So forget the mailman. My book will be delivered by the UPS guy. The big brown truck will pull up, and park. The UPS guy will hop out of the truck door and walk towards my door. Now I always get a little nervous when the UPS guy delivers anything because of one particular thing. Fact is, the guy is just about my height. And since I’m pretty short, this doesn’t happen too often. But when it does it can be a little weird, because guys whose eyes are pretty much on a level with mine have an unusual aura. At least they have an unusual aura with me, when their eyes meet mine, and this is what makes me nervous when I have to sign the UPS thingie. There is a strange energy emitting from the guy who is pretty much my height. He is looking at me, and as I have the ability to see parallel worlds that exist alongside this regular one every once in a while I know the parallel world that is existing here, coming from the short guys eyes out towards me.

In his parallel world, both he and I are in the same place at my door but in a flash he is no longer a UPS guy. In a startling instant his UPS uniform sort of rips off all by itself and he is dressed in a Tarzan outfit. He is King of the Jungle.

Trust me, I cut that parallel universe thing off right at that point. I don’t want to know any more about it.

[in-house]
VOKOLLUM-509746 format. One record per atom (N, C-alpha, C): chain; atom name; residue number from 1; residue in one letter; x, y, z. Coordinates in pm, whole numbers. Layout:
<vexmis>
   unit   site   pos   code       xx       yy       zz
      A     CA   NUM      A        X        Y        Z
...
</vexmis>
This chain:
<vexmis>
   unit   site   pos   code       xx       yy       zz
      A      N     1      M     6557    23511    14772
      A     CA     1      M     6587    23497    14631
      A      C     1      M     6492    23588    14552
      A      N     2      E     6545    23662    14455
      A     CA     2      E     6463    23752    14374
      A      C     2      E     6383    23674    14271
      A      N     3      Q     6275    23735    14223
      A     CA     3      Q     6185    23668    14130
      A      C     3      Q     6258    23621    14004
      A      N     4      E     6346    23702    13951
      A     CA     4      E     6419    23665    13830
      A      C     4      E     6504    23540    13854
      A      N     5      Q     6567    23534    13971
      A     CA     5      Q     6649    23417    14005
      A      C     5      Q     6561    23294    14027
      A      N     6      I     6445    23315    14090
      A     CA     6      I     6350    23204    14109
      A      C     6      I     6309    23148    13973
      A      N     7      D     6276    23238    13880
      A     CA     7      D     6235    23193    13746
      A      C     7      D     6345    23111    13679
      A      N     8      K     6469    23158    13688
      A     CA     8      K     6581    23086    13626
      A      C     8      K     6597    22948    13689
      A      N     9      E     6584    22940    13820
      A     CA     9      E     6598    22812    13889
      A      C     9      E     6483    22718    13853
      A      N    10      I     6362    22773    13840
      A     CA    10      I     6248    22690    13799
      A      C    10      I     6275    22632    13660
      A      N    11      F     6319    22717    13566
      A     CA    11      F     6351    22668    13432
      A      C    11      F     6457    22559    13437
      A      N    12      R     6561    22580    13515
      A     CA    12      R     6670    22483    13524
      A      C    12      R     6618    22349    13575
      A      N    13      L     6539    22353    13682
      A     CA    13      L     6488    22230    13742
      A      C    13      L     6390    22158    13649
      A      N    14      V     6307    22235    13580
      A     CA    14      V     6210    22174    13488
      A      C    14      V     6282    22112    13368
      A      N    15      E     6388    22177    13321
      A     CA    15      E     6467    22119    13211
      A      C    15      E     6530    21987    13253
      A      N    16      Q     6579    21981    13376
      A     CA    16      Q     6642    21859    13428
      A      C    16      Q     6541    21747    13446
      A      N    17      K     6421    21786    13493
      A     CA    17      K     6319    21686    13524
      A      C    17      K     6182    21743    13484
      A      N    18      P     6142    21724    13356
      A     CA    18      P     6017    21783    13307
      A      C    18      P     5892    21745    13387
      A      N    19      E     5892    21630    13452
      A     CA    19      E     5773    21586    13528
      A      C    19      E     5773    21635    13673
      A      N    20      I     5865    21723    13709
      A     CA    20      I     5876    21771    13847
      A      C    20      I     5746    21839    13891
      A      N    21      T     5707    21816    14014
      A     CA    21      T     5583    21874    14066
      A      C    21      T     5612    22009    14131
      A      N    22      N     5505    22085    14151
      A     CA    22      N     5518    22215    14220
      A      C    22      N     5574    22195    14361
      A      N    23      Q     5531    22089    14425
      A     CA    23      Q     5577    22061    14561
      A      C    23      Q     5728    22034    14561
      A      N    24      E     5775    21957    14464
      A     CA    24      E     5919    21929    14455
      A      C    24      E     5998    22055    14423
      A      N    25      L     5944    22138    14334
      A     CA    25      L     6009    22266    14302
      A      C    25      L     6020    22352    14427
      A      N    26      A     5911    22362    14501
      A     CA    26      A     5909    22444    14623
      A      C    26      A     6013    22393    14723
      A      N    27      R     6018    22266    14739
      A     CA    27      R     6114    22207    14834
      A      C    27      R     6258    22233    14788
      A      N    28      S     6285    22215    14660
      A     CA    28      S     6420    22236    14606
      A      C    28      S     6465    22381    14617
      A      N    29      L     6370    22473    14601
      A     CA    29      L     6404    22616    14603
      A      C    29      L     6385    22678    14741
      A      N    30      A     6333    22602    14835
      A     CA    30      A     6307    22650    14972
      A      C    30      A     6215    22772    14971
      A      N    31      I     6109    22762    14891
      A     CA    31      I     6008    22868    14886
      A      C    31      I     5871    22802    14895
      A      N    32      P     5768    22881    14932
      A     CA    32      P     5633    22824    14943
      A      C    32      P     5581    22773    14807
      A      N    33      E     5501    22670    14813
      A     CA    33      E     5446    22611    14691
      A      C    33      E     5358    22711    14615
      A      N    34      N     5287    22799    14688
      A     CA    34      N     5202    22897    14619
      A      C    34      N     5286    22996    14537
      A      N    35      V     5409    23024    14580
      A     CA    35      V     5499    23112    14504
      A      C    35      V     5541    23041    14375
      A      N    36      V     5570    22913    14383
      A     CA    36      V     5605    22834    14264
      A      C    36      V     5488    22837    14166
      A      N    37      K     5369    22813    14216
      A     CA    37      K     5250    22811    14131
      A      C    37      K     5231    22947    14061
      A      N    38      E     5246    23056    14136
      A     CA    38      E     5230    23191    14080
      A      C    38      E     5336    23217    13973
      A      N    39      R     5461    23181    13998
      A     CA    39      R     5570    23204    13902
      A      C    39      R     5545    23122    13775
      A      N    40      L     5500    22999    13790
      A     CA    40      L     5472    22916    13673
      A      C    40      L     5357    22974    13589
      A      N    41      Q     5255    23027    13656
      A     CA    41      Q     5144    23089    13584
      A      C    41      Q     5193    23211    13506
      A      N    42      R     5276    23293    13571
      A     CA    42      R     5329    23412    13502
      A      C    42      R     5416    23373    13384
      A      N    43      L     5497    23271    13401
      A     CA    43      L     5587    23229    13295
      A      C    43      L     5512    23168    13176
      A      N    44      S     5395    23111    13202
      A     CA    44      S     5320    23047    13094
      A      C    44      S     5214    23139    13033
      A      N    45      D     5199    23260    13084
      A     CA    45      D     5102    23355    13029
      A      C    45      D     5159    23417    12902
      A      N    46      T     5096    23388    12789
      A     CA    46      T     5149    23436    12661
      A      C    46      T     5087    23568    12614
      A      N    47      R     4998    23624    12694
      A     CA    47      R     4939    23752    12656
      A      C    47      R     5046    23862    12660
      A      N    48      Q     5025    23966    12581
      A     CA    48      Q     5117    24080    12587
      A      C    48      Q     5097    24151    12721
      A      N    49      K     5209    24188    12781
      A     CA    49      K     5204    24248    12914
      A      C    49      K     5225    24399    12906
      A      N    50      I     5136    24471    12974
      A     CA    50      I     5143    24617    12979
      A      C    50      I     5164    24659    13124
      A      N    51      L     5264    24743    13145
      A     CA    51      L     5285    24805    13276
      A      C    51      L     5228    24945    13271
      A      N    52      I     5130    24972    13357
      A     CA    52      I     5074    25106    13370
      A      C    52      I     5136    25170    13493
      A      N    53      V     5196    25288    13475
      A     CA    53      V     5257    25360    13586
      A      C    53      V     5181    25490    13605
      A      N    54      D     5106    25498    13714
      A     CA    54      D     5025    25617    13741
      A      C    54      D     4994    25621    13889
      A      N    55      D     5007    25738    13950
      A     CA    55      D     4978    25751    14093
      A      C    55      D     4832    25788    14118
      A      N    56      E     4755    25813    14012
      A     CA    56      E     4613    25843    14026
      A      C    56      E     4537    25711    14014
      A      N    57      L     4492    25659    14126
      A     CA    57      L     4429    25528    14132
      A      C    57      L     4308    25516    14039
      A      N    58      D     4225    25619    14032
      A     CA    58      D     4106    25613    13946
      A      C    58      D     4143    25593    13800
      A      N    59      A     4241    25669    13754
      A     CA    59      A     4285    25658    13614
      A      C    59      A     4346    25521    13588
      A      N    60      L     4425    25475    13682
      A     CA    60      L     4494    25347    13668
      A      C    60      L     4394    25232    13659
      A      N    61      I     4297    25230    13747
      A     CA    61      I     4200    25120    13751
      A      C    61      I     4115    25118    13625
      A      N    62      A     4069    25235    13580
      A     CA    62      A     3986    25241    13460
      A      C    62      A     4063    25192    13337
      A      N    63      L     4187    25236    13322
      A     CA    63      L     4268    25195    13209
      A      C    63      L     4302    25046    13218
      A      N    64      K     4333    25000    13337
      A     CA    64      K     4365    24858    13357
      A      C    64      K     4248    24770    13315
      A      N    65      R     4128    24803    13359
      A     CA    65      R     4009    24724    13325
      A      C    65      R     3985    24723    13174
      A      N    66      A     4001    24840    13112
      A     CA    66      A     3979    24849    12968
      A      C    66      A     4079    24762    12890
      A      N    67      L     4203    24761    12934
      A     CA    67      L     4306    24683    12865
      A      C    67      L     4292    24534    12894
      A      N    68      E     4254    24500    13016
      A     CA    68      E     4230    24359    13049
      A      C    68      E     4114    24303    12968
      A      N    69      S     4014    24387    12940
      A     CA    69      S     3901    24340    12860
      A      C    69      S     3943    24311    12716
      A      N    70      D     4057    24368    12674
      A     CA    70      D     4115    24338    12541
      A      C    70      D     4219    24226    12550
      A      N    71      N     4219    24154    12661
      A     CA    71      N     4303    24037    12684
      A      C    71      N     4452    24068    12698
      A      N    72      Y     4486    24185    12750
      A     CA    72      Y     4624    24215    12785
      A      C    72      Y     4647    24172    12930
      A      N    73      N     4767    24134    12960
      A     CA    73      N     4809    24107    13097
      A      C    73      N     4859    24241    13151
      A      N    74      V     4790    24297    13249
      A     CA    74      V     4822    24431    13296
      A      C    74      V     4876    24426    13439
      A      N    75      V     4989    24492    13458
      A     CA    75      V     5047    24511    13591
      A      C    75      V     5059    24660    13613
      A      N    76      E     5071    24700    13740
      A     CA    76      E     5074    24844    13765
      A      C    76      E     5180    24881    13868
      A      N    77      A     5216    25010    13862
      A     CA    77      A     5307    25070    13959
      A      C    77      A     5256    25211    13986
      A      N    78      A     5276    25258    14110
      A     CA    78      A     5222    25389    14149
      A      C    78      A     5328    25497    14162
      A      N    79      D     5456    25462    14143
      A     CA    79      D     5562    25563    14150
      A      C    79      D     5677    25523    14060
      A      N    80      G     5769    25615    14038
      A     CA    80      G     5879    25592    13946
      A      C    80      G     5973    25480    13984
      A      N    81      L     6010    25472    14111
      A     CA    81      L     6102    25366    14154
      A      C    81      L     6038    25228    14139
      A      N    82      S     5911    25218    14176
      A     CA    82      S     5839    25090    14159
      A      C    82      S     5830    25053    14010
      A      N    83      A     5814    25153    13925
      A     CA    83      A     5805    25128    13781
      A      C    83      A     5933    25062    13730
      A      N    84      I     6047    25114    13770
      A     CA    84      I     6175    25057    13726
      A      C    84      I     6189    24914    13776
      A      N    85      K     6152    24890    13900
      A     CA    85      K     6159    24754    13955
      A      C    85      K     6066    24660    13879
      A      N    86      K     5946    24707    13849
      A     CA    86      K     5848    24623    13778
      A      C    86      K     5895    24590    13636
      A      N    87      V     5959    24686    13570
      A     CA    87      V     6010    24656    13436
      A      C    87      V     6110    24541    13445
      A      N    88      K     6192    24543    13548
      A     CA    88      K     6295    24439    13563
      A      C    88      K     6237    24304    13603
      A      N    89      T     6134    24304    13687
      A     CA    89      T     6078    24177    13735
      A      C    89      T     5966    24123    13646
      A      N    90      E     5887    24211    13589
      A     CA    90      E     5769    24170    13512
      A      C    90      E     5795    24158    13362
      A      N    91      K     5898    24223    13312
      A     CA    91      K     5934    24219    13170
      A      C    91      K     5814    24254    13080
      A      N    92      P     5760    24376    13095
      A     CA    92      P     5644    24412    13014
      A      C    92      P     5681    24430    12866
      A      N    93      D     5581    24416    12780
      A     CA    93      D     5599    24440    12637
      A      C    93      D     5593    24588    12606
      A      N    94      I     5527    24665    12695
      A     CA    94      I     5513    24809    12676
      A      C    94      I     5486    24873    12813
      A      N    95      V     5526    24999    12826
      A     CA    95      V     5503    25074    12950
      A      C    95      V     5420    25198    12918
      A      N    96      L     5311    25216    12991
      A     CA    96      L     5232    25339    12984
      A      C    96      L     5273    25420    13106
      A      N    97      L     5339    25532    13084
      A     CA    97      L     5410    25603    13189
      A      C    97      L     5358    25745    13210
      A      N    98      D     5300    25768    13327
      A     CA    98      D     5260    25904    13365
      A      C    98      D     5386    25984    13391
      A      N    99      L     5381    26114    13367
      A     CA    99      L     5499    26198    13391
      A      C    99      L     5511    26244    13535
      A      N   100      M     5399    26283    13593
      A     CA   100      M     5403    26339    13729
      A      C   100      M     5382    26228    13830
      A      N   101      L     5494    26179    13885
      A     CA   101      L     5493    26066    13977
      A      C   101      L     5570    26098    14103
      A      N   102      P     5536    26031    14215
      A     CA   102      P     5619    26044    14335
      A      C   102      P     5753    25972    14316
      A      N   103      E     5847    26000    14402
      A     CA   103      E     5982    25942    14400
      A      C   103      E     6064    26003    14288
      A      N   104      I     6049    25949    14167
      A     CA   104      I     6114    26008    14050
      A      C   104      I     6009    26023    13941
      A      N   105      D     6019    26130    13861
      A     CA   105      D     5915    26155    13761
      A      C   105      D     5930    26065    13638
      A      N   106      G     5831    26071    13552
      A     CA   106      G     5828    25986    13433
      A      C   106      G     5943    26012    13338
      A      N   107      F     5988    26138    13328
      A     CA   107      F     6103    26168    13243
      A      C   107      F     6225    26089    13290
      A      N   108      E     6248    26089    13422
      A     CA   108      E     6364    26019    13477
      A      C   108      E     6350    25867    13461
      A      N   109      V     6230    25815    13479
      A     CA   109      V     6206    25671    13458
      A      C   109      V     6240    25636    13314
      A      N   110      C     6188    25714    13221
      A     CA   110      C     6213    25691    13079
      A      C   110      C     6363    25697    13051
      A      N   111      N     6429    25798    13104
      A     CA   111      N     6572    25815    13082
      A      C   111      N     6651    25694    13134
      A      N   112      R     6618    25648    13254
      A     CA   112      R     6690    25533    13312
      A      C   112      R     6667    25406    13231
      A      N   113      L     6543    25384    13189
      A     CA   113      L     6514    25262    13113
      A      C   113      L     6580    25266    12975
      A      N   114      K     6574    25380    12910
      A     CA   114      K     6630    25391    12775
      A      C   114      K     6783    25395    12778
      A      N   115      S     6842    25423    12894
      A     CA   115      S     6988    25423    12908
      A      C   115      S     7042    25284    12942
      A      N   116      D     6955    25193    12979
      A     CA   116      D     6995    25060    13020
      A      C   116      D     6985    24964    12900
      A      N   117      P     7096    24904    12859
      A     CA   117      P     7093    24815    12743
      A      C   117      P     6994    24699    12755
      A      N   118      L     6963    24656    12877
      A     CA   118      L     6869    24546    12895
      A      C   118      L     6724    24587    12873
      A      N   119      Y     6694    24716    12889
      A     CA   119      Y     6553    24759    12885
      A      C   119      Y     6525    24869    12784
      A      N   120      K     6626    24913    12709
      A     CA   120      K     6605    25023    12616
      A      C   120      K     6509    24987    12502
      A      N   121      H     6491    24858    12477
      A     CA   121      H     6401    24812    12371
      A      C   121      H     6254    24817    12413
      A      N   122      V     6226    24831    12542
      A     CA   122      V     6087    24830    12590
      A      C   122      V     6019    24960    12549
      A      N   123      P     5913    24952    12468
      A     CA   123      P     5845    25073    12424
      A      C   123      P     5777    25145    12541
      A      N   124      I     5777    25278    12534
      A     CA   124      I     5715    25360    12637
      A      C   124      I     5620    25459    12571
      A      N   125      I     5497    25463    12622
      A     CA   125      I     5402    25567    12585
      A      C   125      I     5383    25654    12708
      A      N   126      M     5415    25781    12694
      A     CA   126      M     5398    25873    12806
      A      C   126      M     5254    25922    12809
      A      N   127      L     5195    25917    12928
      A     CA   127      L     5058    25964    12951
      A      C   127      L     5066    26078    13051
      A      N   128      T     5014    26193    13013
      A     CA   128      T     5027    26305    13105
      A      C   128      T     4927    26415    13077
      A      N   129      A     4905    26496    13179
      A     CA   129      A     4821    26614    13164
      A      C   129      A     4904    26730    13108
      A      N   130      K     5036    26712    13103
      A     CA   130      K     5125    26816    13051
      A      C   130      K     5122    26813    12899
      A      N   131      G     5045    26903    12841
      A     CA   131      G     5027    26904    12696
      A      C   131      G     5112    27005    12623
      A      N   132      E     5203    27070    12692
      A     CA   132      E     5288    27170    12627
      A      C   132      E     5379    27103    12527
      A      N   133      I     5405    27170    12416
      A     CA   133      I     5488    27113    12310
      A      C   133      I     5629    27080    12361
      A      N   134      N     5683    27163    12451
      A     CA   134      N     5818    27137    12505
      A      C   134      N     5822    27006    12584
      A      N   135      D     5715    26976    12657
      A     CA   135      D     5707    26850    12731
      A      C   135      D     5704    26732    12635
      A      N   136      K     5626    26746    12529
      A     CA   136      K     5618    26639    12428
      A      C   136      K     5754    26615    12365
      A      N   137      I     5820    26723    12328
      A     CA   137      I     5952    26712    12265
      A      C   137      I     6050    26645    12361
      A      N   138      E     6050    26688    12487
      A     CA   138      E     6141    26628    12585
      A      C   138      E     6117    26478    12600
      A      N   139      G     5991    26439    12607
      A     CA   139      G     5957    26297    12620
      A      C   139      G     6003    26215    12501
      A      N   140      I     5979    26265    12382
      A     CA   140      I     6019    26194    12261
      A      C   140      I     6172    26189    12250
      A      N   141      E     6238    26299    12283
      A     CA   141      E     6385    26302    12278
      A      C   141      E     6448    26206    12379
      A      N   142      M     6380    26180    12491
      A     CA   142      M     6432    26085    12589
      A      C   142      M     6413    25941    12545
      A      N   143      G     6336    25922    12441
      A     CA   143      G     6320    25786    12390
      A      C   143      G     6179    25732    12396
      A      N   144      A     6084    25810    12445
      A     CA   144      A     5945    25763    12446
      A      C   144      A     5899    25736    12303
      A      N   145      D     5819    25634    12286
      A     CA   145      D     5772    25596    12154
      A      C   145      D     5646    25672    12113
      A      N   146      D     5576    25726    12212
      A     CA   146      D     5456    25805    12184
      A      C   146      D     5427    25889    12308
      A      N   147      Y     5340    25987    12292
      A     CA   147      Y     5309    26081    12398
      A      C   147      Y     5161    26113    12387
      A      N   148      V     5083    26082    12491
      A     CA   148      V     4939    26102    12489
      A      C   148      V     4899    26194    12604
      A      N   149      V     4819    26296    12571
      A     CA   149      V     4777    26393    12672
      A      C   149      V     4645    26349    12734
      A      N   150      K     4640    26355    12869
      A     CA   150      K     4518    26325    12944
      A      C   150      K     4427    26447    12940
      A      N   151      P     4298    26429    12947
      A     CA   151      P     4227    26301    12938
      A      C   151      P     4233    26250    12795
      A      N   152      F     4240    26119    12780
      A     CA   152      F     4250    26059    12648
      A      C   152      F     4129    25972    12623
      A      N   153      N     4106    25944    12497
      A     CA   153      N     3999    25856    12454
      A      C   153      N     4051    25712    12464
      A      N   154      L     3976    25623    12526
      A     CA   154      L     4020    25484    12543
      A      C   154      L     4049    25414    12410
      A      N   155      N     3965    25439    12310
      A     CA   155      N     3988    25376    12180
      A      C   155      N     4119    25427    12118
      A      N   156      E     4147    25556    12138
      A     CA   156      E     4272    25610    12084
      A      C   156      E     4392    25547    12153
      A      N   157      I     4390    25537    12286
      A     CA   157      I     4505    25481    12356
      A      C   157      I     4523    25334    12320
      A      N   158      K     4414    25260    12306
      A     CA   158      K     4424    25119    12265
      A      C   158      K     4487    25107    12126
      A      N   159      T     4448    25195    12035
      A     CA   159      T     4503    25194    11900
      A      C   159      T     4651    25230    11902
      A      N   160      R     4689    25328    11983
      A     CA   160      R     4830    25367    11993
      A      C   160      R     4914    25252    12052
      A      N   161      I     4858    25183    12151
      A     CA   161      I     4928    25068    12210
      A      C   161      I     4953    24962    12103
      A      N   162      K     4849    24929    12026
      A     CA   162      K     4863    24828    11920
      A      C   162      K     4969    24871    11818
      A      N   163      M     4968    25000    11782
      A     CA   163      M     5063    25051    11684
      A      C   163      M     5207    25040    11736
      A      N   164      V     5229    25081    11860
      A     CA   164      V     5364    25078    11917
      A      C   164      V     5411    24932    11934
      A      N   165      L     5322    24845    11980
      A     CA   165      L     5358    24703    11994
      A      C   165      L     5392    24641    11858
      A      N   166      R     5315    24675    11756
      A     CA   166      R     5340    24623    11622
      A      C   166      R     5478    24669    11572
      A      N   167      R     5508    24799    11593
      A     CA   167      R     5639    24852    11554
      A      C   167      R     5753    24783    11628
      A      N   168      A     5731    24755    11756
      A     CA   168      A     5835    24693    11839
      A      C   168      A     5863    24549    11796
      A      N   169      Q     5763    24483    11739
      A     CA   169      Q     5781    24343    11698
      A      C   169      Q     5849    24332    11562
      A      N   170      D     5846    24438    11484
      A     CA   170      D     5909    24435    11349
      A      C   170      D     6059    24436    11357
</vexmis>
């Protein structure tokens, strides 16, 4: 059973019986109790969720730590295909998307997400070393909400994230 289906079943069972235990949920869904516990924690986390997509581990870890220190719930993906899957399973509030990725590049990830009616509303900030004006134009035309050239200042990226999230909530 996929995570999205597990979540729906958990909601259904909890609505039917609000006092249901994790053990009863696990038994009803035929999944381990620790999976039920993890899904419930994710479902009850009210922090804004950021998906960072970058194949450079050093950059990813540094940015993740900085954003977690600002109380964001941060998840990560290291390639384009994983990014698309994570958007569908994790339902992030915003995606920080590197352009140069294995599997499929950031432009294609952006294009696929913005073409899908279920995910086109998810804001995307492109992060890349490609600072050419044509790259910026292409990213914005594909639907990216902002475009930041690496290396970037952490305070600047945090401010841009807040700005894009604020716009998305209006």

But here he is, anyway, with my book. He greets me, does the parallel universe thing, I sign the UPS magical signing thing, and I have a cardboard box in my hand with ‘Amazon’ printed on it. Joy! Oh joy! My book is here!

The rest, dear reader, you must imagine. How I rip open the cardboard, lovingly caress the cover, gently turn then wildly flip through the pages, staggeringly thrilled at the entire thing!

I went through my shelves the other day, to see what books I’d kept through many travels, too many damp cellars, and much giving-away of books. Here’s the list:

Waverly Root – Food

Time-Life Series Cookbooks – Vienna’s Empire

Ellen Brown – Cooking with the New American Chefs

Lenotre’s Desserts and Pastries

Craig Claiborne – The New York Times International Cookbook

Judith Olney’s Entertainments

Witty and Colchie – Better Than Store Bought

Alan Davidson – North Atlantic Seafood

Evan Jones – American Food, The Gastronomic Story

Maria Polushkin Robbins – The Cook’s Quotation Book

Roget’s Pocket Thesaurus

One book short of a dozen, in this category! To have almost a dozen books of my dreams – this is good.

But I can still dream of yet another. Even if I do have to meet Tarzan’s eyes momentarily to get it.

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9 thoughts on “Wherefore Art Thou, Book of my Dreams?

  1. We share the VIENNA, the Claiborne, the Lenotre, the Roget. Mine are scattered in shelves and piles and tables and rooms on two floors of the house, and are accompanied by far too many campadres, far too few.

    I see your mailman—ours is bluff and hearty and breaks out his pith helmet about this time of year. He is of rather much height, with shoulders and sturdy arms, and I always think of him as wearing a little quonset on his head. Sometimes he finishes the route and comes back for lunch, if we are eating on the patio.

    And I see the thin shanks, with tanning blonde fuzz aura sparkling in the sidewalk sun; I, too, would pass by the small lamblets of such proportions.